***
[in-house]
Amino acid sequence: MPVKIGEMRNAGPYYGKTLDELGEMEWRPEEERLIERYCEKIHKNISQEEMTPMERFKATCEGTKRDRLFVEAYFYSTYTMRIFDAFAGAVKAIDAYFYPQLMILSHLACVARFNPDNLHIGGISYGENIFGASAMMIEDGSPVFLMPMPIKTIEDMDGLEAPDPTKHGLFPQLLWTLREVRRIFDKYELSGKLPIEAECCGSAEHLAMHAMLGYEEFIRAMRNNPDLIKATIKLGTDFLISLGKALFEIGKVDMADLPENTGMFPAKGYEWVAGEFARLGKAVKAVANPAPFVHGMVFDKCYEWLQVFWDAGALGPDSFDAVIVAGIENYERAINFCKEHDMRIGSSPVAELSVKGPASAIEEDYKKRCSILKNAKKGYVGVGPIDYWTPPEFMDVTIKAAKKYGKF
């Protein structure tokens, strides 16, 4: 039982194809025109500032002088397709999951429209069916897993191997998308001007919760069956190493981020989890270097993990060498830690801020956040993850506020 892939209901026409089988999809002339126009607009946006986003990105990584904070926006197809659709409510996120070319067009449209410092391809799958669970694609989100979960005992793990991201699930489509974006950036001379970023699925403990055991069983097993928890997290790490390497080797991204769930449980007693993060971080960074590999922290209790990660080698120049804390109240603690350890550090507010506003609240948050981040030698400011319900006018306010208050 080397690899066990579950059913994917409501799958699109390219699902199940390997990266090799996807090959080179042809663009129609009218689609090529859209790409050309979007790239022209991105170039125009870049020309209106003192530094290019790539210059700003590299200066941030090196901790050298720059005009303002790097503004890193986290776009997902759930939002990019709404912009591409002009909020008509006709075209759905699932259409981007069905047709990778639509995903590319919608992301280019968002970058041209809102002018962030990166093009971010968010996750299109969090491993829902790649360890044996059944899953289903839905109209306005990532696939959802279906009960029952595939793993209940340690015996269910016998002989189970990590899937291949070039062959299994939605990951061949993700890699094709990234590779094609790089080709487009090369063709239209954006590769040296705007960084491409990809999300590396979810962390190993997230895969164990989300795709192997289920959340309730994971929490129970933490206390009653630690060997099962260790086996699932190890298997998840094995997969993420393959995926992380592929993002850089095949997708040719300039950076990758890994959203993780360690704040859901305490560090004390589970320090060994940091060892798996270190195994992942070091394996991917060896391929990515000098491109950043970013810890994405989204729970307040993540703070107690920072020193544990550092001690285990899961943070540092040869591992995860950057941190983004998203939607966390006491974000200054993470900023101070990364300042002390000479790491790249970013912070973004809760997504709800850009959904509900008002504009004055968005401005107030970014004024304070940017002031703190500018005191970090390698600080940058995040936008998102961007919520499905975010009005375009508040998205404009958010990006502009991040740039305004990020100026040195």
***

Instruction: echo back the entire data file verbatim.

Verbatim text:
[in-house]
Amino acid sequence: MPVKIGEMRNAGPYYGKTLDELGEMEWRPEEERLIERYCEKIHKNISQEEMTPMERFKATCEGTKRDRLFVEAYFYSTYTMRIFDAFAGAVKAIDAYFYPQLMILSHLACVARFNPDNLHIGGISYGENIFGASAMMIEDGSPVFLMPMPIKTIEDMDGLEAPDPTKHGLFPQLLWTLREVRRIFDKYELSGKLPIEAECCGSAEHLAMHAMLGYEEFIRAMRNNPDLIKATIKLGTDFLISLGKALFEIGKVDMADLPENTGMFPAKGYEWVAGEFARLGKAVKAVANPAPFVHGMVFDKCYEWLQVFWDAGALGPDSFDAVIVAGIENYERAINFCKEHDMRIGSSPVAELSVKGPASAIEEDYKKRCSILKNAKKGYVGVGPIDYWTPPEFMDVTIKAAKKYGKF
């Protein structure tokens, strides 16, 4: 039982194809025109500032002088397709999951429209069916897993191997998308001007919760069956190493981020989890270097993990060498830690801020956040993850506020 892939209901026409089988999809002339126009607009946006986003990105990584904070926006197809659709409510996120070319067009449209410092391809799958669970694609989100979960005992793990991201699930489509974006950036001379970023699925403990055991069983097993928890997290790490390497080797991204769930449980007693993060971080960074590999922290209790990660080698120049804390109240603690350890550090507010506003609240948050981040030698400011319900006018306010208050 080397690899066990579950059913994917409501799958699109390219699902199940390997990266090799996807090959080179042809663009129609009218689609090529859209790409050309979007790239022209991105170039125009870049020309209106003192530094290019790539210059700003590299200066941030090196901790050298720059005009303002790097503004890193986290776009997902759930939002990019709404912009591409002009909020008509006709075209759905699932259409981007069905047709990778639509995903590319919608992301280019968002970058041209809102002018962030990166093009971010968010996750299109969090491993829902790649360890044996059944899953289903839905109209306005990532696939959802279906009960029952595939793993209940340690015996269910016998002989189970990590899937291949070039062959299994939605990951061949993700890699094709990234590779094609790089080709487009090369063709239209954006590769040296705007960084491409990809999300590396979810962390190993997230895969164990989300795709192997289920959340309730994971929490129970933490206390009653630690060997099962260790086996699932190890298997998840094995997969993420393959995926992380592929993002850089095949997708040719300039950076990758890994959203993780360690704040859901305490560090004390589970320090060994940091060892798996270190195994992942070091394996991917060896391929990515000098491109950043970013810890994405989204729970307040993540703070107690920072020193544990550092001690285990899961943070540092040869591992995860950057941190983004998203939607966390006491974000200054993470900023101070990364300042002390000479790491790249970013912070973004809760997504709800850009959904509900008002504009004055968005401005107030970014004024304070940017002031703190500018005191970090390698600080940058995040936008998102961007919520499905975010009005375009508040998205404009958010990006502009991040740039305004990020100026040195």